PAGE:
invoking conversion via .operator

This is a discussion on invoking conversion via .operator within the C++ Programming forums, part of the General Programming Boards category; Code: class MyClass { public: template <typename T> operator T& () { /* code here */ } } int my_func() ...

  1. #1
    Registered User
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    invoking conversion via .operator

    Code:
    class MyClass {
    public:
      template <typename T> operator T& () { /* code here */ }
    }
    
    int my_func()
    {
      MyClass mc;
    
      mc.operator int& (); // !! fails to compile: error: no matching function for call to ‘MyClass::operator T&()’
    }
    i need to invoke the conversion that way: object.operator int&
    (the reason is that im using bison, and trying to hack that damn stack/union stuff...)
    (int&)object works though - but i can't use that.

    it seems that the template argument needs to be specified in order to explicitely instanciate a function template. how can that be done?
    signature under construction

  2. #2
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    85
    Code:
    template<class T>
    class MyClass {
    public:
      operator & () { /* code here */ } //+,-,[],* and many more are valid operators
    }
    
    int my_func()
    {
      MyClass mc;
    
      mc.operator int& (); // !! fails to compile: error: no matching function for call to ‘MyClass::operator T&()’
    }
    Im not sure if you can specifiy operators with templates

  3. #3
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    me neither ^^

    but i still have slight hope that it is possible


    edit: um... i mean the code works if i use the usual c-style cast syntax:
    (double&)object, (float&)object, etc... so operators and templates actually work.
    im not sure wheter that "alternative" syntax (something like object.operator type ()) works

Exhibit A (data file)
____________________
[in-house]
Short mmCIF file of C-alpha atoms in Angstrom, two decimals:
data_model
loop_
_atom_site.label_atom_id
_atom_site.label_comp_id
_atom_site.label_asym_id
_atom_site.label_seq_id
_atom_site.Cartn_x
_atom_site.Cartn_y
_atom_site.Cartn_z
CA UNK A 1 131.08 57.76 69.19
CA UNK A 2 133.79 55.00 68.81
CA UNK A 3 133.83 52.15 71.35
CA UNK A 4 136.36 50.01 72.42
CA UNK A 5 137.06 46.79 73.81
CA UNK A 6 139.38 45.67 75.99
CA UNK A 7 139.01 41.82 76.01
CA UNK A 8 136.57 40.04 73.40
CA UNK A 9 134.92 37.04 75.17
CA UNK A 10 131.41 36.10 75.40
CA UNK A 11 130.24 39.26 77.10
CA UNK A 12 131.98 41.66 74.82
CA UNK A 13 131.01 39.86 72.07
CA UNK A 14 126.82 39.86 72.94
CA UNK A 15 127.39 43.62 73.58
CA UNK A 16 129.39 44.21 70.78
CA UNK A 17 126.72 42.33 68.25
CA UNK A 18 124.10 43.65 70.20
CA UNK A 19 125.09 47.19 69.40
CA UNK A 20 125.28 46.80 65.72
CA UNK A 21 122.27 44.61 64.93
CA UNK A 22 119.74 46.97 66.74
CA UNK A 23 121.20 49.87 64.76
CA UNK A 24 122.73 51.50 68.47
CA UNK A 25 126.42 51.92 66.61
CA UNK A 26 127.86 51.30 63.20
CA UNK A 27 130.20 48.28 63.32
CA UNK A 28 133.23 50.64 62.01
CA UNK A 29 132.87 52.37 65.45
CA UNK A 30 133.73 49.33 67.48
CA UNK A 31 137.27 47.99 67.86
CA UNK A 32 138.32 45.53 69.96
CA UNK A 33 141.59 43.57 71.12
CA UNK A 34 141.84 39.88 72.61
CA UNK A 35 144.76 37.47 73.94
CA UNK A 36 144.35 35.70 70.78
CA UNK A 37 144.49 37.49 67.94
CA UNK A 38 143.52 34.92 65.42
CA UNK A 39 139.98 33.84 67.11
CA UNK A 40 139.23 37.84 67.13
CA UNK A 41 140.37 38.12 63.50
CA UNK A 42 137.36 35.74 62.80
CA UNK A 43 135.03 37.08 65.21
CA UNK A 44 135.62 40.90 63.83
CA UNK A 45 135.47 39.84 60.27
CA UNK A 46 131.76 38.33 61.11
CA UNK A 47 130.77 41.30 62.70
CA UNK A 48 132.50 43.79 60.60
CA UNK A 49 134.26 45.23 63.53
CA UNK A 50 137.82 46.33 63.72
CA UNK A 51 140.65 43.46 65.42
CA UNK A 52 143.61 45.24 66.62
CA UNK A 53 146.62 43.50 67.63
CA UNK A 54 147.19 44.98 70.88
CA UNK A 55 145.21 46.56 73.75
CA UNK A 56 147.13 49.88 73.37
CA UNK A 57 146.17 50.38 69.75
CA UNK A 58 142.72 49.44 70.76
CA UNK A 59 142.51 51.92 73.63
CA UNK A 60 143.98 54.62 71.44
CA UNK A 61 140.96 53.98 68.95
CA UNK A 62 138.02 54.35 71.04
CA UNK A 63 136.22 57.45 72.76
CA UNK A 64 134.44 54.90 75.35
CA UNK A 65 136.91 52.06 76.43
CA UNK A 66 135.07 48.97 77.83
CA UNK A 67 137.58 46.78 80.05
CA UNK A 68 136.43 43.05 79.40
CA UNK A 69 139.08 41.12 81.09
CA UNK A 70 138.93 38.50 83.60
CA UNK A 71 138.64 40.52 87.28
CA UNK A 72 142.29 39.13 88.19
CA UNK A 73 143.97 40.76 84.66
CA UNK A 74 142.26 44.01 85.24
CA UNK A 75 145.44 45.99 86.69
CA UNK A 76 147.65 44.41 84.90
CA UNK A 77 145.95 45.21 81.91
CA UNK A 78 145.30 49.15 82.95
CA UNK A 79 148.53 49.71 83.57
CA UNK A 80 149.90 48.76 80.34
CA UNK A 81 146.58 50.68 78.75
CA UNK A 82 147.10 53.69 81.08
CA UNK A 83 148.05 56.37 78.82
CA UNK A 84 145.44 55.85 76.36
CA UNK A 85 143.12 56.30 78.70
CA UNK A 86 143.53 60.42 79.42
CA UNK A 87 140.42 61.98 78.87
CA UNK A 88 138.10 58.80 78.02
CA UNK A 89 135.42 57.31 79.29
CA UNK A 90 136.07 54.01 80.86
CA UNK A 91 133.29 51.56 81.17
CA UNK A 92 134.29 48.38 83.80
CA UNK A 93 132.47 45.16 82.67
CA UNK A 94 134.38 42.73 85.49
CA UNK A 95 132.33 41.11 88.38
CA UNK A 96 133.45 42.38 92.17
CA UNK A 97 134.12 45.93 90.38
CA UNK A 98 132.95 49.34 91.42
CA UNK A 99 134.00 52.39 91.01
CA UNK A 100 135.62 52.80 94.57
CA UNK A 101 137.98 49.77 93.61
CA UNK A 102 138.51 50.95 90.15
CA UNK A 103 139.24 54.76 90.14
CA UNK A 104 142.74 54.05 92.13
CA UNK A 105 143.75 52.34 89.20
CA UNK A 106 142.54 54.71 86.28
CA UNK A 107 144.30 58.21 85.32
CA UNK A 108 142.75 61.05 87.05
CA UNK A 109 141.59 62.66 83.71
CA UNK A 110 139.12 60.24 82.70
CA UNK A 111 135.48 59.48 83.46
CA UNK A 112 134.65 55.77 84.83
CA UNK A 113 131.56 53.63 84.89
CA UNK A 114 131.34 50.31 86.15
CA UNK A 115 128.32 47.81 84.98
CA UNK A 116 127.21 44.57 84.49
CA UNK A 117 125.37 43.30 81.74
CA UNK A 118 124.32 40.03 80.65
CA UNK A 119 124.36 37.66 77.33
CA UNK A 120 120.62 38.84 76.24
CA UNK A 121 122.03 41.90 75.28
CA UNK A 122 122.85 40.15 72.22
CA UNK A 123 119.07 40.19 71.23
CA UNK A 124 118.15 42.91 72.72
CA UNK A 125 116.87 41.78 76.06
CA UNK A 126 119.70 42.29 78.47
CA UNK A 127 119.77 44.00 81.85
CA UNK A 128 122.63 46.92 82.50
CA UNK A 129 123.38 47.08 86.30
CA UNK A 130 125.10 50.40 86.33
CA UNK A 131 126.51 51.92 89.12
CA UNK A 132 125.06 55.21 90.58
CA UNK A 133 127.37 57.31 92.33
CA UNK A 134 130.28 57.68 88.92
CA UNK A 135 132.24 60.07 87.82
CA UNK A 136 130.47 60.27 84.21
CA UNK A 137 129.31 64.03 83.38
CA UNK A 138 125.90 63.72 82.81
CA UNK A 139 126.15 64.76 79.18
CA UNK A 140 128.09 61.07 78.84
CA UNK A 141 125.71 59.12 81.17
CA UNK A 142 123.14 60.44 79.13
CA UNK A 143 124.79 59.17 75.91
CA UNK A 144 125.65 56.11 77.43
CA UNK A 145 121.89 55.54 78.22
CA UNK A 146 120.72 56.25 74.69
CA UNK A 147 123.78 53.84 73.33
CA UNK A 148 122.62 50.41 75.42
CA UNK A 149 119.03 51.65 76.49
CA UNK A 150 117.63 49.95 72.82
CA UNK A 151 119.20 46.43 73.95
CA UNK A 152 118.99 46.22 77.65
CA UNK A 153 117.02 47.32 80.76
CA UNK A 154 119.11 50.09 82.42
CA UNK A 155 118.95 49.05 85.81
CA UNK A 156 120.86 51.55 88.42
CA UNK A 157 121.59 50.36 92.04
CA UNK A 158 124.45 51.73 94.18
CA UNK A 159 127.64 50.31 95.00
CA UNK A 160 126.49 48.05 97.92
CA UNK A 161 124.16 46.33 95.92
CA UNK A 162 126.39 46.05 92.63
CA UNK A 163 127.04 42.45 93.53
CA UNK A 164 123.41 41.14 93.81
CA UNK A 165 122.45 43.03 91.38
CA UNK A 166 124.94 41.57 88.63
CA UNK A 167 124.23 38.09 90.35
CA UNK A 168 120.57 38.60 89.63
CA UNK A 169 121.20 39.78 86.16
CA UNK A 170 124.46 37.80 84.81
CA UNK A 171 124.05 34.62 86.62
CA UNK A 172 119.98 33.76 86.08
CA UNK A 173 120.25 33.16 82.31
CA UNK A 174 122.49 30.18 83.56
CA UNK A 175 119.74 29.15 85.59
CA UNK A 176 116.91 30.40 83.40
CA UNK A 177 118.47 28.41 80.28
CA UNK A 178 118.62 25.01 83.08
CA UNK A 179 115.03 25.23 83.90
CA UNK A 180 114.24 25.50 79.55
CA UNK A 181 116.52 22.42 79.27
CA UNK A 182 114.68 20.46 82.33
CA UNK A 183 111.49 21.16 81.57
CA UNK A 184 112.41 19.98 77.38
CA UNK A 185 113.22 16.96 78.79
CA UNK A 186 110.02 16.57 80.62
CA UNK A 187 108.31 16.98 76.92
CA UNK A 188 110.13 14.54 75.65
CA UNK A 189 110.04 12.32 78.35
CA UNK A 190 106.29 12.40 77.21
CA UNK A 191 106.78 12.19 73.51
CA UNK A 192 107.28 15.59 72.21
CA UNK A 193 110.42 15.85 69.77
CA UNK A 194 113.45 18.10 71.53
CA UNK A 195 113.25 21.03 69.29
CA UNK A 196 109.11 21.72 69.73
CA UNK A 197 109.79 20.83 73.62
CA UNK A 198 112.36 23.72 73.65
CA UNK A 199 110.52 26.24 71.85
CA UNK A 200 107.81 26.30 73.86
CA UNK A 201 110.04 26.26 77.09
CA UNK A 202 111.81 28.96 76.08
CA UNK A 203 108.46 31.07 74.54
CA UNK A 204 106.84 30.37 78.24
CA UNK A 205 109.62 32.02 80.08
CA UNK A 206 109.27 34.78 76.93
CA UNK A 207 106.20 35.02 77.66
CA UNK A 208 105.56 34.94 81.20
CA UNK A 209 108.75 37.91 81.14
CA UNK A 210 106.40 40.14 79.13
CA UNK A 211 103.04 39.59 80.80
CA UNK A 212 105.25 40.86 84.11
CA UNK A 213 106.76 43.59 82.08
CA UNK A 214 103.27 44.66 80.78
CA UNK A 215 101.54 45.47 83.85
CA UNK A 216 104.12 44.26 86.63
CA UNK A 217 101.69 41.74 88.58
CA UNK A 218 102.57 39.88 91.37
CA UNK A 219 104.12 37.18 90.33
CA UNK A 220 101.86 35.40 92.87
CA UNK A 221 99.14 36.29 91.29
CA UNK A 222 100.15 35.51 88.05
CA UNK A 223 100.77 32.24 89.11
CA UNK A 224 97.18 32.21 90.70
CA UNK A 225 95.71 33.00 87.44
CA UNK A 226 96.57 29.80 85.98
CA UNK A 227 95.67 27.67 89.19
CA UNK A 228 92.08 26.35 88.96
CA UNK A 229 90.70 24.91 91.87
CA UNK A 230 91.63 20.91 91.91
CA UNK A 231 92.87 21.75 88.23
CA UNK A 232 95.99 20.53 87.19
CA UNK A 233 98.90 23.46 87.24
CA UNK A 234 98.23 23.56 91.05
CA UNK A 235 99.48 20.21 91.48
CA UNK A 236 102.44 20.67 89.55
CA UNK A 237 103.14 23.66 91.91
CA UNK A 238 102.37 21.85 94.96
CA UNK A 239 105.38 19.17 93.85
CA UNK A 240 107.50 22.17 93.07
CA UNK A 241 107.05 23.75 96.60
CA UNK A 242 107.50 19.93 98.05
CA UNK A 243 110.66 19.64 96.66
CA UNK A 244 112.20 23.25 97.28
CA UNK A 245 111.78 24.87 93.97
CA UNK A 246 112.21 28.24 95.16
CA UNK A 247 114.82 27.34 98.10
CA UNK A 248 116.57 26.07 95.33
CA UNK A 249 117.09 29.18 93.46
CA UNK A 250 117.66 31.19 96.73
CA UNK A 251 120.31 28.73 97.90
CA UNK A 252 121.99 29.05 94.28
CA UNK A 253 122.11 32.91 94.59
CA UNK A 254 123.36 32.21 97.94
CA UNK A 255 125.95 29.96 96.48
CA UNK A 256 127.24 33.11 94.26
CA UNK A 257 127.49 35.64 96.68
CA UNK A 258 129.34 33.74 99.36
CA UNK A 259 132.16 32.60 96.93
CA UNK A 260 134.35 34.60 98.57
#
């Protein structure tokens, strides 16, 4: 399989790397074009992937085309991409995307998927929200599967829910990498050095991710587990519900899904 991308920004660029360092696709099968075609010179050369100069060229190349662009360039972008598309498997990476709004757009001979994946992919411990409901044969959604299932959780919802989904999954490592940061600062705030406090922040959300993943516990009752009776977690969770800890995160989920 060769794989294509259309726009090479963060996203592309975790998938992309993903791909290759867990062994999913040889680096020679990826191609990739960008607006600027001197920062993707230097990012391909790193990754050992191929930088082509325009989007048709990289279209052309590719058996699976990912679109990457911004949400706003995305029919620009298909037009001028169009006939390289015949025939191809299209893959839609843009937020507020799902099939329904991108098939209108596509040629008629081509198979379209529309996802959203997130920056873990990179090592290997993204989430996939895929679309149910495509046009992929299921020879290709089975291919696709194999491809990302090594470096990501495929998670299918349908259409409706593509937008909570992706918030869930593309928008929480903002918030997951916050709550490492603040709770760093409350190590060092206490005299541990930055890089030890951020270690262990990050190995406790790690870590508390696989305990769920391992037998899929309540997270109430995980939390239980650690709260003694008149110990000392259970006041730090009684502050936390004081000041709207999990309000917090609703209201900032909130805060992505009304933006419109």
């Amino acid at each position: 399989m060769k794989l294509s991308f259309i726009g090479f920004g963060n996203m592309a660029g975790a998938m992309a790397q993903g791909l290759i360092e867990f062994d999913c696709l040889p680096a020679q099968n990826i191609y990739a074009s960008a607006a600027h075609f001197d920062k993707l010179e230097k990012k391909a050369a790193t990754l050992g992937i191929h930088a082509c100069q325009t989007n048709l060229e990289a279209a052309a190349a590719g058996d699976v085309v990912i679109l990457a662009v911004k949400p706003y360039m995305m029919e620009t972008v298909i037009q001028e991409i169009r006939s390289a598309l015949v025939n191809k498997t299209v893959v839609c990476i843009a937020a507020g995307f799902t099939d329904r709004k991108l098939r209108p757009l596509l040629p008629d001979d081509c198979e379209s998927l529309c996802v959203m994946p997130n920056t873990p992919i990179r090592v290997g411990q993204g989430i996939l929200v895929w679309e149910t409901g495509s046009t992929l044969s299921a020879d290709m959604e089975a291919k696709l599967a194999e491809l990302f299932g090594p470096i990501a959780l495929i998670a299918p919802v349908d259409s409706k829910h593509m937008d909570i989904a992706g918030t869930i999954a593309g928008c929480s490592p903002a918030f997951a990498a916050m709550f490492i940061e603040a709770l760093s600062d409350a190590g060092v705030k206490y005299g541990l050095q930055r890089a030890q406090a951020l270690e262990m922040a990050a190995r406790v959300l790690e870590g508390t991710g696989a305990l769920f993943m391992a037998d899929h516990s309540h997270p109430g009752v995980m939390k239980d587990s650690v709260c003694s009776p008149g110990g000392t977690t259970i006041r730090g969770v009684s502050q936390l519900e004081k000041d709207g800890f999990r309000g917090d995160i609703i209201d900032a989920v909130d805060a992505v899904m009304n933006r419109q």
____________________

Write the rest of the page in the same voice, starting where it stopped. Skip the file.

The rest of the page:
Last edited by Raven Arkadon; 12-05-2005 at 10:19 PM.
    signature under construction

  4. #4
    Sweet
    Join Date
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    Tucson, Arizona
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    Is this what you are talking about?

    Code:
    template<class T>
    class myClass
    {
        public:
            T operator &()
            {
                return data;
            }
        private:
            T data;
    };
    
    
    int main()
    {
        myClass<int> mc;
        mc.operator &();
    }
    Or...
    Code:
    class myClass
    {
        public:
            template<class T>
            T operator &()
            {
                return data;
            }
        private:
            int data;
    };
    
    
    int main()
    {
        myClass mc;
        mc.operator &<int>();
    }
    Last edited by prog-bman; 12-06-2005 at 10:43 AM.
    Woop?

  5. #5
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    lol, simply overloading the reference operator, ya, thats what i was looking for.
    thxalot!
    signature under construction

  6. #6
    Cat without Hat CornedBee's Avatar
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    Posts
    8,893
    That's the addressof operator, not reference operator. (The reference "operator" is not overloadable.)
    All the buzzt!
    CornedBee

    "There is not now, nor has there ever been, nor will there ever be, any programming language in which it is the least bit difficult to write bad code."
    - Flon's Law

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